Militants storm Yemen military base; U.S. strike said to kill al-Qaeda figure
SANAA, Yemen — Armed militants linked to al-Qaeda stormed a Yemeni military base in a restive southern province before dawn Monday, killing at least 20 soldiers and capturing more than two dozen others, according to Yemeni military officials. The assault occurred hours after a U.S. drone strike reportedly killed a top al-Qaeda figure involved in the 2000 bombing of the USS Cole in Yemen.
The attack on the base was the latest indication of an intensifying conflict between U.S.-backed Yemeni security forces and al-Qaeda’s Yemeni affiliate for control of southern Yemen. Over the past year, the militants have seized large swaths of territory in the south, taking advantage of political turmoil during Yemen’s populist revolution, which ousted longtime authoritarian ruler Ali Abdullah Saleh.
Since President Abed Rabbo Mansour Hadi took office in February, officially ending Saleh’s rule, the militants have escalated their assaults, staging raids and suicide bombings. The government has responded with airstrikes, while the Obama administration has increased its use of drones to assassinate militants in the area.
It was unclear whether Monday’s assault was in retaliation for the death of Fahd al-Quso, a senior leader of al-Qaeda in the Arabian Peninsula, or AQAP, the Yemeni affiliate of the terrorist network. Yemeni government officials said Quso and another man were killed in an attack Sunday in the southern province of Shabwa while he was stepping out of his car. Quso, 37, was on the FBI’s most-wanted list. He was indicted in connection with the suicide attack on the destroyer USS Cole, in which 17 American sailors were killed and 39 were injured in the southern port of Aden.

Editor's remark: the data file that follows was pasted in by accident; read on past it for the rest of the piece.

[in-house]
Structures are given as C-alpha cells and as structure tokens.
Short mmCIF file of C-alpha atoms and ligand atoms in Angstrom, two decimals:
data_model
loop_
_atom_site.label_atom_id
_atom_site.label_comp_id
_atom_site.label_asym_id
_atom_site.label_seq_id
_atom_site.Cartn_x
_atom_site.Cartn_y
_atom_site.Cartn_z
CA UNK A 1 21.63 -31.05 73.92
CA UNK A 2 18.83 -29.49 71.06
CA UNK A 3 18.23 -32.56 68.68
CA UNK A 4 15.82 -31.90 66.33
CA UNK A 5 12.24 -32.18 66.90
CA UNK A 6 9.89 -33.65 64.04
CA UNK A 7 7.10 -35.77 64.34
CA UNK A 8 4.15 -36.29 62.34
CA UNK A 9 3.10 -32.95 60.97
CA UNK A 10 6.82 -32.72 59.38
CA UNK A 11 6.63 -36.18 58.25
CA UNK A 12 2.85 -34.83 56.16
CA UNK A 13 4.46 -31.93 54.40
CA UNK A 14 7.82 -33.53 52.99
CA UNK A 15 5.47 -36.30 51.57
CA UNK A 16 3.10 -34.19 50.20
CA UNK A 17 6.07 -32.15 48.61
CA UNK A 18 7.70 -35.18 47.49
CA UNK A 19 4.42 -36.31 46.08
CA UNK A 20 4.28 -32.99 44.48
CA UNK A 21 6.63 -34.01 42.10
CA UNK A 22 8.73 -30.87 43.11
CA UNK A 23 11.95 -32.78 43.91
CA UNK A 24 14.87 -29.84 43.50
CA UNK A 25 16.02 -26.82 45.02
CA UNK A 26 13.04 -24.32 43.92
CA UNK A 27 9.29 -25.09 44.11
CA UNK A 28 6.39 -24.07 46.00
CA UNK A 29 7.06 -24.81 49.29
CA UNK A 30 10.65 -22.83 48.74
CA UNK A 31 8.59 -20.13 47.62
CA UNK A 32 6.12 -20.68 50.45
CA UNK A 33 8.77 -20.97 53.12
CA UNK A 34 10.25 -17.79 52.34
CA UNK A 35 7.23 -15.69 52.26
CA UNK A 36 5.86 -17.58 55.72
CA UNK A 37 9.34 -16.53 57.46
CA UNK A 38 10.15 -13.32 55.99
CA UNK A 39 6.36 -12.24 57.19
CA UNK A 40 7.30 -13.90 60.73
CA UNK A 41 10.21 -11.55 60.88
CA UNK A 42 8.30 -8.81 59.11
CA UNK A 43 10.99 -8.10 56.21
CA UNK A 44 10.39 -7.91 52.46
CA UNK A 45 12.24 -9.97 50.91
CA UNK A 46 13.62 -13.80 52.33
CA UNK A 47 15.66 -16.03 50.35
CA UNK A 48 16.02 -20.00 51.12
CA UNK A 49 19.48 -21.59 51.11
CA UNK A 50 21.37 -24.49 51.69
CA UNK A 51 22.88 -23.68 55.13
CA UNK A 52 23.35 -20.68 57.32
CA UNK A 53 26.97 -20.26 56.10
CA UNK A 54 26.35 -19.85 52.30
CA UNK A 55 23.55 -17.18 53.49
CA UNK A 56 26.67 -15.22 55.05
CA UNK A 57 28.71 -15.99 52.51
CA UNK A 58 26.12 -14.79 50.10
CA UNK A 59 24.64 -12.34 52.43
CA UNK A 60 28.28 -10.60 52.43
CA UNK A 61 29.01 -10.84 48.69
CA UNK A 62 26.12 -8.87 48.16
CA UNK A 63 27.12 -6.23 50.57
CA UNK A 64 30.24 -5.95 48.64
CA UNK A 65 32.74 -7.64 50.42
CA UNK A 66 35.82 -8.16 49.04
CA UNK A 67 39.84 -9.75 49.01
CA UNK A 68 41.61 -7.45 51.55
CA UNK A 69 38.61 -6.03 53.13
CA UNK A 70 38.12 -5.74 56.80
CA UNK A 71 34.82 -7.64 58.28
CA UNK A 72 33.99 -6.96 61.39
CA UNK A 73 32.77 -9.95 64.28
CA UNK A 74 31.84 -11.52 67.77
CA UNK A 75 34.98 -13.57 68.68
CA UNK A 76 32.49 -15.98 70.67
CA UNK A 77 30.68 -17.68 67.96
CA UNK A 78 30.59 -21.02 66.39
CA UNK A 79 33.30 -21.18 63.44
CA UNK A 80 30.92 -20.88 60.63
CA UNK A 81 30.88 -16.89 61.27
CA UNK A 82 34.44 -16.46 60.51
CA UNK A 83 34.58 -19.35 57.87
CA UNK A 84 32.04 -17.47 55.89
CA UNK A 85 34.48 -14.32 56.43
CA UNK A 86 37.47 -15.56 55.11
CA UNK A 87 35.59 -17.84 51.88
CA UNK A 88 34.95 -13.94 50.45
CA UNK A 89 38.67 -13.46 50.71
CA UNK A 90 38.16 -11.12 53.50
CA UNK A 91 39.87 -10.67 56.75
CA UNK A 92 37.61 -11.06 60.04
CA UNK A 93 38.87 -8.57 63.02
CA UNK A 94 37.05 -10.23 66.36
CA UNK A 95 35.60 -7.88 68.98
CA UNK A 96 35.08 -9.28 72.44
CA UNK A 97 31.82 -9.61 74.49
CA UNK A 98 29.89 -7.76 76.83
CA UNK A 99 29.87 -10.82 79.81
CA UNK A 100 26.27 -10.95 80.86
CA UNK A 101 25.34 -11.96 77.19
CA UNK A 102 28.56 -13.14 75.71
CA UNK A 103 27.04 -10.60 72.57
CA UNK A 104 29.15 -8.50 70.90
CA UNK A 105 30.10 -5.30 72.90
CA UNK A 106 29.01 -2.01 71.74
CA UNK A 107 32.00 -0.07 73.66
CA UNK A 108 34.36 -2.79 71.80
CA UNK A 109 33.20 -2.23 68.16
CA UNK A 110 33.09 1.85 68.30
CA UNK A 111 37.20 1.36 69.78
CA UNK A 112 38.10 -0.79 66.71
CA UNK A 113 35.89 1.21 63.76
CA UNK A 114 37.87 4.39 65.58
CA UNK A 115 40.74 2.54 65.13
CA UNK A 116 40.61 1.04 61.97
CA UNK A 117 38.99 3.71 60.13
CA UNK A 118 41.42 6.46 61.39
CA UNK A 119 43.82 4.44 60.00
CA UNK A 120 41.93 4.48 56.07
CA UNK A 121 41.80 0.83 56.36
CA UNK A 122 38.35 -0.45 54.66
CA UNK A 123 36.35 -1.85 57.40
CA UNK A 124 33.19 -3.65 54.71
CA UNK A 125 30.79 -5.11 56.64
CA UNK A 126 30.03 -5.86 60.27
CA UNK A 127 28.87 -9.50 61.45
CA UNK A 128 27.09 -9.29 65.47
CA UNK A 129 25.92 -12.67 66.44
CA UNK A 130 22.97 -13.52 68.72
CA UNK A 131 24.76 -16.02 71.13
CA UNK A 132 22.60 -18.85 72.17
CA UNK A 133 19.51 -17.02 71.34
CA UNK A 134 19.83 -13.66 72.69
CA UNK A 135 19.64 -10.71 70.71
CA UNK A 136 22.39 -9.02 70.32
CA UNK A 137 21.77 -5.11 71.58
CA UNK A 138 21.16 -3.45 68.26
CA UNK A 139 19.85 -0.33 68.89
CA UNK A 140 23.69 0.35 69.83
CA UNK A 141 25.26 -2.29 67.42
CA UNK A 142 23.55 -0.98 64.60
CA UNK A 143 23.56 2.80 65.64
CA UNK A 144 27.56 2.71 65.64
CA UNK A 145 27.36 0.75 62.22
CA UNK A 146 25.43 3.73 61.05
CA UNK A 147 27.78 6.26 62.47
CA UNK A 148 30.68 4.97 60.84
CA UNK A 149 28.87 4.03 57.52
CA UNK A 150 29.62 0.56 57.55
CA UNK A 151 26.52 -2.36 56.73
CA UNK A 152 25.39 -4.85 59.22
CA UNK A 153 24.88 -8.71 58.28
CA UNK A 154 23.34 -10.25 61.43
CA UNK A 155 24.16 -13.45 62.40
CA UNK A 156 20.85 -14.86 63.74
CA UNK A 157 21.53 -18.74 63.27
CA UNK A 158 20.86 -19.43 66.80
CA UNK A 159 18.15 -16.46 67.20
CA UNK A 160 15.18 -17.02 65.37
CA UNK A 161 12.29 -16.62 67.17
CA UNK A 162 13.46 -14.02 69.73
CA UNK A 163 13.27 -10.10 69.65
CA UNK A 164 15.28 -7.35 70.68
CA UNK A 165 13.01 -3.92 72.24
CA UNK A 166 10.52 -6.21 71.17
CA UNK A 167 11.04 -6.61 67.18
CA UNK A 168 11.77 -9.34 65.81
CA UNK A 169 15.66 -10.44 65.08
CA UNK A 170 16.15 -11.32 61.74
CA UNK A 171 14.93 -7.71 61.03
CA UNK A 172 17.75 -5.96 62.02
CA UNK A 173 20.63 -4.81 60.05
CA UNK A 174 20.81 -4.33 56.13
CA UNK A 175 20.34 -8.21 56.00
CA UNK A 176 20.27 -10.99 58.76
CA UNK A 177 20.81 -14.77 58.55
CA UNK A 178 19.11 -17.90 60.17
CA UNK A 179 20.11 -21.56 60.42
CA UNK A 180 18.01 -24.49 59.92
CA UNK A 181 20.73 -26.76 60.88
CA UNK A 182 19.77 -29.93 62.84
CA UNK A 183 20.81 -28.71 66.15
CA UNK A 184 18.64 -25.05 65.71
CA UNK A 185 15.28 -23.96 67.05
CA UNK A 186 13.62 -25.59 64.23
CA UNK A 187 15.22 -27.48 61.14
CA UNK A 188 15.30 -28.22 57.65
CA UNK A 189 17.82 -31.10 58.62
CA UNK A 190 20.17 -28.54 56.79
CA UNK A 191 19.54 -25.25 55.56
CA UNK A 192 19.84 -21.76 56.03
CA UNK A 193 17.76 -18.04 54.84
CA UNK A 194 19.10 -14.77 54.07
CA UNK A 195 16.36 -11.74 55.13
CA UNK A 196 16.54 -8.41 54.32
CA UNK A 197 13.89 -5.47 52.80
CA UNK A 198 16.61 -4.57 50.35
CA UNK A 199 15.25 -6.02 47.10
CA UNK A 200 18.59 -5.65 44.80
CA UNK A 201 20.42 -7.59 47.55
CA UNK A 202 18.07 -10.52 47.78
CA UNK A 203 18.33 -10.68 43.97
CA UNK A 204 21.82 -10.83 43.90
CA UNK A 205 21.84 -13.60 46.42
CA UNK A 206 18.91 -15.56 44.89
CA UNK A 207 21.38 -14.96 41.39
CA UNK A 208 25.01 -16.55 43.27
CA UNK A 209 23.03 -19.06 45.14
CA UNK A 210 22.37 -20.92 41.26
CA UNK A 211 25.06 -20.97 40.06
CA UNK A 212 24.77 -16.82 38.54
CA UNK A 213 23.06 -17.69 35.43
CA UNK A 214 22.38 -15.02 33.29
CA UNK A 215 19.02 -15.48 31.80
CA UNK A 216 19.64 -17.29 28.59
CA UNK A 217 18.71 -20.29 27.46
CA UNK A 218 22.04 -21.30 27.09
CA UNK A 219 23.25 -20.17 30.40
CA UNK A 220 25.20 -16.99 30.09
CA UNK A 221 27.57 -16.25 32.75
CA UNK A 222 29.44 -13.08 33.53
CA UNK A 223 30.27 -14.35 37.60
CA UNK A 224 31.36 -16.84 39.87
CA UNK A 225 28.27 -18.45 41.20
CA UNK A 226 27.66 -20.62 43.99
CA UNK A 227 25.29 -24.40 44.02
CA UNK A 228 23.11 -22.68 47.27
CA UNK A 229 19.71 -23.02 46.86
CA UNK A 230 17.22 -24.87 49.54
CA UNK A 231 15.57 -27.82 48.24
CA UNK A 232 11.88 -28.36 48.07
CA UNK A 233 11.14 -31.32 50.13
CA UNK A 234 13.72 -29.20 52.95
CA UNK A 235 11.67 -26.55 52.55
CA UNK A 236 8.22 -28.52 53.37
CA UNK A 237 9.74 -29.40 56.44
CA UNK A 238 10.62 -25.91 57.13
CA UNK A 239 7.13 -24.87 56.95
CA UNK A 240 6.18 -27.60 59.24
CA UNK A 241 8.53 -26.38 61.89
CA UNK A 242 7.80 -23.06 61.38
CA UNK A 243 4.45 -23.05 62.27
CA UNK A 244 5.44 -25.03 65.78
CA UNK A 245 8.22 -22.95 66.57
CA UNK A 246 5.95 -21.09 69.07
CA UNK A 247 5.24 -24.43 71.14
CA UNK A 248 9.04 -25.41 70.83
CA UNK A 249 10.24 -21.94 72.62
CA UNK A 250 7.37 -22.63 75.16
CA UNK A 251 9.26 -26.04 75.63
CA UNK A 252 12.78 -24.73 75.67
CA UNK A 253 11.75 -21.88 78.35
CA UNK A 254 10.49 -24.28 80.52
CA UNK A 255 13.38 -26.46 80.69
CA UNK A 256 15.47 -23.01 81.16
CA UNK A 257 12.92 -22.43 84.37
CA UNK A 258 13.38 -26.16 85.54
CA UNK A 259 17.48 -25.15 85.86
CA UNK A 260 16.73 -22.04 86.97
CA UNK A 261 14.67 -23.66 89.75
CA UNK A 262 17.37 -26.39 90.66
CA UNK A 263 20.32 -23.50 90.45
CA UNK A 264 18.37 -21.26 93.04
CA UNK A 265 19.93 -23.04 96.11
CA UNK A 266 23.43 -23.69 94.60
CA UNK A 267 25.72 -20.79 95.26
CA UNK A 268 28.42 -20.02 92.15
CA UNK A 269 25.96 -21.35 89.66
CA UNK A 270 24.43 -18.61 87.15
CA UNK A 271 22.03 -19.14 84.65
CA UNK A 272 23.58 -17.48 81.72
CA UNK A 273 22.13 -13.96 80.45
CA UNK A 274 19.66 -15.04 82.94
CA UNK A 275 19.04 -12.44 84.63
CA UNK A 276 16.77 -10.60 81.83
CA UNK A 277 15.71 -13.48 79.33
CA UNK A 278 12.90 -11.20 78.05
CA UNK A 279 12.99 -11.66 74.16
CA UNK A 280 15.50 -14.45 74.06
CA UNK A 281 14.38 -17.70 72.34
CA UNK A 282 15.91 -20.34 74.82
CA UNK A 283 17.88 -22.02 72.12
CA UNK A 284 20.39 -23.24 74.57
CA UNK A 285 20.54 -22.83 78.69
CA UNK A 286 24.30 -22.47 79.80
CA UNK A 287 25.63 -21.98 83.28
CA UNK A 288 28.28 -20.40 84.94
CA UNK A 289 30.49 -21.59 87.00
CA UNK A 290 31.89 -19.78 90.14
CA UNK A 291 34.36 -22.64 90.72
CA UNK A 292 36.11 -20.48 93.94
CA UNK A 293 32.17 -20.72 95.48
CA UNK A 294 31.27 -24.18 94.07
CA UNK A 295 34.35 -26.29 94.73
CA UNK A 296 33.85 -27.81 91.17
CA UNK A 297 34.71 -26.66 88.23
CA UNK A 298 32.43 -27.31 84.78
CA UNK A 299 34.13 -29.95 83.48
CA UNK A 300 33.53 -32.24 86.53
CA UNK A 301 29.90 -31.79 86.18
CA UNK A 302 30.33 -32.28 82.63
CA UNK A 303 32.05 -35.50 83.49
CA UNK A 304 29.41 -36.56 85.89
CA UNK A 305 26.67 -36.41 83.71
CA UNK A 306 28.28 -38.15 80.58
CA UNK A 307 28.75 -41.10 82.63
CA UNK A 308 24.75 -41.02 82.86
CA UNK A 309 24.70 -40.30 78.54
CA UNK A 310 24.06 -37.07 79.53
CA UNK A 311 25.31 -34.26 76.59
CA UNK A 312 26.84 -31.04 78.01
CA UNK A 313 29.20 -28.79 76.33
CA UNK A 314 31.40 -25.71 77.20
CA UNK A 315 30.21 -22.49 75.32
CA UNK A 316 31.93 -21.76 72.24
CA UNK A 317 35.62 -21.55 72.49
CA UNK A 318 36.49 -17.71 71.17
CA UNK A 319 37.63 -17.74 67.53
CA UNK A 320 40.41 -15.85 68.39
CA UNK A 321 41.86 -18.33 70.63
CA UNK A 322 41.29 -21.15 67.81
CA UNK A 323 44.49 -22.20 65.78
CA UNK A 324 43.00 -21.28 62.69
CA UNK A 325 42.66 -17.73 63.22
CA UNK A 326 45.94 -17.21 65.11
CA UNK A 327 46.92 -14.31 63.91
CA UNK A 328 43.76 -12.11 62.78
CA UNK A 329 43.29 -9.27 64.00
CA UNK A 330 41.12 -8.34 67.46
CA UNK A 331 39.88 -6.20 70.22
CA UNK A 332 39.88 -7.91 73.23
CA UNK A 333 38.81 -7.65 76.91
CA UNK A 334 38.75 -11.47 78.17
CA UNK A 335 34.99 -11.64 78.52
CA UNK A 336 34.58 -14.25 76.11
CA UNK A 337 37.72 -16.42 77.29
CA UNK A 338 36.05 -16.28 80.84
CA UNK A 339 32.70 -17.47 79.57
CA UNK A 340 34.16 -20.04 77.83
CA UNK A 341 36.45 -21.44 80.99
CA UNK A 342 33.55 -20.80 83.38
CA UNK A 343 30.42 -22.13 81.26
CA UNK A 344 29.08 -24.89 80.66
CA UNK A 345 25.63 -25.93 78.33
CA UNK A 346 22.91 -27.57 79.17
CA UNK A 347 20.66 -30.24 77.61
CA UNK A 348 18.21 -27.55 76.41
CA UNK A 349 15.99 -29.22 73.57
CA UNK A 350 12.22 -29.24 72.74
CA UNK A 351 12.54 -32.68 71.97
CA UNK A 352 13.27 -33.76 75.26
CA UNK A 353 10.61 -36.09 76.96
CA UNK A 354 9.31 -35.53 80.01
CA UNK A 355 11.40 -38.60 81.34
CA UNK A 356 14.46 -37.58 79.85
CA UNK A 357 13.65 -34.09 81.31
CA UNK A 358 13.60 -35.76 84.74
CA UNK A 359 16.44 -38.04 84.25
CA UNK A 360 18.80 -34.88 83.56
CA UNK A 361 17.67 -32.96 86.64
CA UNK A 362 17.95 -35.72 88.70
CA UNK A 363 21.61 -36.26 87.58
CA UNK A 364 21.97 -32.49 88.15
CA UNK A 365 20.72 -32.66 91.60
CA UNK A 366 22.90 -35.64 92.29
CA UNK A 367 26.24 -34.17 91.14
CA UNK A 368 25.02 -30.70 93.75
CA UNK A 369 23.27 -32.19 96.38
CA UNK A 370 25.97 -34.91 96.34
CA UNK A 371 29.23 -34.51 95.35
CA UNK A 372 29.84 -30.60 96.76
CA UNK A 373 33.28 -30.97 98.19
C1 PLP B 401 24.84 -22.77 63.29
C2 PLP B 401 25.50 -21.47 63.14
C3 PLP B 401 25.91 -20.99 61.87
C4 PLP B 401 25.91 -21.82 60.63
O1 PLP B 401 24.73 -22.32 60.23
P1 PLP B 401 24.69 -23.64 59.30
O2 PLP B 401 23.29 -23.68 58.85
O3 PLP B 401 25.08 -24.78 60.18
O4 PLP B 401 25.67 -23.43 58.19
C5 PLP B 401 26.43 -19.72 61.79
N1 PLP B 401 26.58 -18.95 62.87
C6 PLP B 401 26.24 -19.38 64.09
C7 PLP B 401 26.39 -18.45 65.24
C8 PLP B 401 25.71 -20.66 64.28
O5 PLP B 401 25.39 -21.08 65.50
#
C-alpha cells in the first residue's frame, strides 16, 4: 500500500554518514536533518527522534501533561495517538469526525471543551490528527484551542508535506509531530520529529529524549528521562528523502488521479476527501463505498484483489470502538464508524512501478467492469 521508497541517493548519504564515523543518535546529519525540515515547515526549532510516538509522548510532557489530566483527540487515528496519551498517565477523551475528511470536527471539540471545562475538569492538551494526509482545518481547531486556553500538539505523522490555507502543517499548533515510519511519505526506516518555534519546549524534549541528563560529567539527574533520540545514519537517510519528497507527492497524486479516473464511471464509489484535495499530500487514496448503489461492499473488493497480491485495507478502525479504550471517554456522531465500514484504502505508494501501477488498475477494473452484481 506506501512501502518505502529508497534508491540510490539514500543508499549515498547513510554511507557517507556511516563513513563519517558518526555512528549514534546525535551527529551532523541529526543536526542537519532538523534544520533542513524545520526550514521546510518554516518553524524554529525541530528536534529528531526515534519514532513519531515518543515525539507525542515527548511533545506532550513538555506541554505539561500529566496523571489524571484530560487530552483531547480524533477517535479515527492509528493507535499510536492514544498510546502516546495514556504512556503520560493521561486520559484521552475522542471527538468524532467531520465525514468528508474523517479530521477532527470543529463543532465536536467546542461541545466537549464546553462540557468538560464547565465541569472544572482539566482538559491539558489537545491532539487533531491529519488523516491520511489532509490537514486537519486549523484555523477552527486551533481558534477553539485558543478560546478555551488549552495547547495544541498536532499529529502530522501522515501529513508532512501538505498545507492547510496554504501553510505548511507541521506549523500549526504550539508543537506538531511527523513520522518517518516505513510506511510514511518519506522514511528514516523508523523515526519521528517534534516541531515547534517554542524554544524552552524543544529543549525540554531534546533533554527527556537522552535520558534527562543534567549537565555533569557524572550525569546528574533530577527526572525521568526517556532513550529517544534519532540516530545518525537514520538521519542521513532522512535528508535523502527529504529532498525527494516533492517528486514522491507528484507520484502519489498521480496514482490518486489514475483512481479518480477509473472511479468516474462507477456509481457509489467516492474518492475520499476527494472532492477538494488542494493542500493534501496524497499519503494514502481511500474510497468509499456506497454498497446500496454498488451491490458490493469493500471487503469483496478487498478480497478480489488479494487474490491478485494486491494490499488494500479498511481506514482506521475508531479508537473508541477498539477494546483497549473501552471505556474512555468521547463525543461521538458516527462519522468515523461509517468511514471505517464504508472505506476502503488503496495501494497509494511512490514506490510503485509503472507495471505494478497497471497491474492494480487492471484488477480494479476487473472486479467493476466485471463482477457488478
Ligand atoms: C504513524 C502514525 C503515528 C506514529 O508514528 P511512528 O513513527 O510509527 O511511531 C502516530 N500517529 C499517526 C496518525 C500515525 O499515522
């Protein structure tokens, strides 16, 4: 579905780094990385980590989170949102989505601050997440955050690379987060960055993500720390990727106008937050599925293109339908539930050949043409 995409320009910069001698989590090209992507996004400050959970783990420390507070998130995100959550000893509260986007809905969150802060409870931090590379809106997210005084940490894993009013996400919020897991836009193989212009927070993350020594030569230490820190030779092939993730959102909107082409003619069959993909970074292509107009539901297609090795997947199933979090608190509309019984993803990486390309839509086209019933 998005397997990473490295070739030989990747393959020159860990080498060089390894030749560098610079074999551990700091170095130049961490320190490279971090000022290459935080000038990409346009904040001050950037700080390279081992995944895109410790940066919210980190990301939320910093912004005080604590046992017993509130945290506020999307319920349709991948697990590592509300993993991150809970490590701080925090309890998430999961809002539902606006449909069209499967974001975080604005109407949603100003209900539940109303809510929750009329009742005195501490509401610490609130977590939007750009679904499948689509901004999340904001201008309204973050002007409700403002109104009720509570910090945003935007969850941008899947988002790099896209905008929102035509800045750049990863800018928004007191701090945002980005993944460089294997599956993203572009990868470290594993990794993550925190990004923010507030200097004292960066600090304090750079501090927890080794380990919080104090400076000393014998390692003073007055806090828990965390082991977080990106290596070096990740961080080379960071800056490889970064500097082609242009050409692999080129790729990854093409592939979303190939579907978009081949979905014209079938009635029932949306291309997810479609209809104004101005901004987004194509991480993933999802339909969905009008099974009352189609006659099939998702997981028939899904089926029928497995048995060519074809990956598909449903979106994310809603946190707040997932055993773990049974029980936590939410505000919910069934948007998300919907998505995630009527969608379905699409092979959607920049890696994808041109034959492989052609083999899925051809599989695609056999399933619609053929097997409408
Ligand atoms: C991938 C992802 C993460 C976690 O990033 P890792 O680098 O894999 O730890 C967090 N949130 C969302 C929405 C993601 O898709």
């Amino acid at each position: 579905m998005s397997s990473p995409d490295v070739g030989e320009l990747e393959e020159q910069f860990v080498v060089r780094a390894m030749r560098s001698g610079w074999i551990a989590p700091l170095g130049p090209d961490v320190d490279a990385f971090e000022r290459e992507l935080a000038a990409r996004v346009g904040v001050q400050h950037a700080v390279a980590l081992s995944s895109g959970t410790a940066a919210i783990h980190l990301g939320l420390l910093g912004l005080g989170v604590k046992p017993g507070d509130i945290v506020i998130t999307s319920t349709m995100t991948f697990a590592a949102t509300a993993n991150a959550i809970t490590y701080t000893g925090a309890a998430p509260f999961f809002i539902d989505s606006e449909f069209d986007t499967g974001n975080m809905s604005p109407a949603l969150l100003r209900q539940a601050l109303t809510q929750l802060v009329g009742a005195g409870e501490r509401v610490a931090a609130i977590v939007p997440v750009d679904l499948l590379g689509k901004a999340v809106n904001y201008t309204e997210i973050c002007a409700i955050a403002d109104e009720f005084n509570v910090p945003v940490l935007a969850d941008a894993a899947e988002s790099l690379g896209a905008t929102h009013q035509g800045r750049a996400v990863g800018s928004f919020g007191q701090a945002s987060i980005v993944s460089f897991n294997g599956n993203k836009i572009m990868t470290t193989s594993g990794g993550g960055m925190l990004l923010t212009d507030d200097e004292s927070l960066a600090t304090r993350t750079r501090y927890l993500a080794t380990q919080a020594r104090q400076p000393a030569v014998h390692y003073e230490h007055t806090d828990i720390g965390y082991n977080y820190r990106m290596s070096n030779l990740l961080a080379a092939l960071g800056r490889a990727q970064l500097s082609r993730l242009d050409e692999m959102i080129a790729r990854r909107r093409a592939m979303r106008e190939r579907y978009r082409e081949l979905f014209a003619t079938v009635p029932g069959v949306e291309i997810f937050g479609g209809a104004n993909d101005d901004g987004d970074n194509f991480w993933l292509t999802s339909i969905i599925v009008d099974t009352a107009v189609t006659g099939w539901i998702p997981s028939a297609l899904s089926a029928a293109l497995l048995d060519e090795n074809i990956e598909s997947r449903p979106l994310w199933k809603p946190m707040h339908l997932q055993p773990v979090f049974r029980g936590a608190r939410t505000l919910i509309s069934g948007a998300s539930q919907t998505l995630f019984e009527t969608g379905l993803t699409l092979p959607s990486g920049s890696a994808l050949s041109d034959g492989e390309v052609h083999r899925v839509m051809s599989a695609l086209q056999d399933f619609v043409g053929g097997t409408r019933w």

Monday’s attack unfolded at a military base on the outskirts of Zinjibar, the capital of Abyan province, which is the nexus of the current battles. There were differing estimates of the toll, with some news agencies reporting as many as 32 killed. A spokesman for Ansar al-Sharia, a group linked to AQAP, told the Reuters news agency that the militants had captured 28 soldiers and a tank. He did not say whether the assault was meant to avenge Quso’s death.
In his first public speech, Hadi declared Saturday that the government’s fight against al-Qaeda was in its early stages and that he would improve Yemen’s counterterrorism cooperation with the United States. The Obama administration played a key diplomatic role in ushering Saleh from power and replacing him with Hadi.
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